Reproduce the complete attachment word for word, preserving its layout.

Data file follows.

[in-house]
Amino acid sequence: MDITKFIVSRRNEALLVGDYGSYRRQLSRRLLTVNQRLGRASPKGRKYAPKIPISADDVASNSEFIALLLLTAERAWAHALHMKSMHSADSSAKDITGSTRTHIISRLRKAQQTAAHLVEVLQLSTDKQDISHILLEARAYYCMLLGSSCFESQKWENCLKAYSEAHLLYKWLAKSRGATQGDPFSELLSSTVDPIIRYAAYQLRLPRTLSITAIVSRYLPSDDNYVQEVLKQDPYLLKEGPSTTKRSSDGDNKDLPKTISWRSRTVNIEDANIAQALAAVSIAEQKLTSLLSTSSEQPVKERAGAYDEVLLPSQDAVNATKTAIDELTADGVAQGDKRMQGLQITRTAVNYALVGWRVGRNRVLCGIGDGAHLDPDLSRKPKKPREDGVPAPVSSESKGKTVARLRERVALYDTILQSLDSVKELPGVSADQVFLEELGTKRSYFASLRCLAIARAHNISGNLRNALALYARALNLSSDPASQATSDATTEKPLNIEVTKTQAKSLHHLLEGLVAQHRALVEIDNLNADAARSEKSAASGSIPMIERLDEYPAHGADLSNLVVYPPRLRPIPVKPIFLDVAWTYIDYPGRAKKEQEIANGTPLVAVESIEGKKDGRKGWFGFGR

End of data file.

[in-house]
Amino acid sequence: MDITKFIVSRRNEALLVGDYGSYRRQLSRRLLTVNQRLGRASPKGRKYAPKIPISADDVASNSEFIALLLLTAERAWAHALHMKSMHSADSSAKDITGSTRTHIISRLRKAQQTAAHLVEVLQLSTDKQDISHILLEARAYYCMLLGSSCFESQKWENCLKAYSEAHLLYKWLAKSRGATQGDPFSELLSSTVDPIIRYAAYQLRLPRTLSITAIVSRYLPSDDNYVQEVLKQDPYLLKEGPSTTKRSSDGDNKDLPKTISWRSRTVNIEDANIAQALAAVSIAEQKLTSLLSTSSEQPVKERAGAYDEVLLPSQDAVNATKTAIDELTADGVAQGDKRMQGLQITRTAVNYALVGWRVGRNRVLCGIGDGAHLDPDLSRKPKKPREDGVPAPVSSESKGKTVARLRERVALYDTILQSLDSVKELPGVSADQVFLEELGTKRSYFASLRCLAIARAHNISGNLRNALALYARALNLSSDPASQATSDATTEKPLNIEVTKTQAKSLHHLLEGLVAQHRALVEIDNLNADAARSEKSAASGSIPMIERLDEYPAHGADLSNLVVYPPRLRPIPVKPIFLDVAWTYIDYPGRAKKEQEIANGTPLVAVESIEGKKDGRKGWFGFGR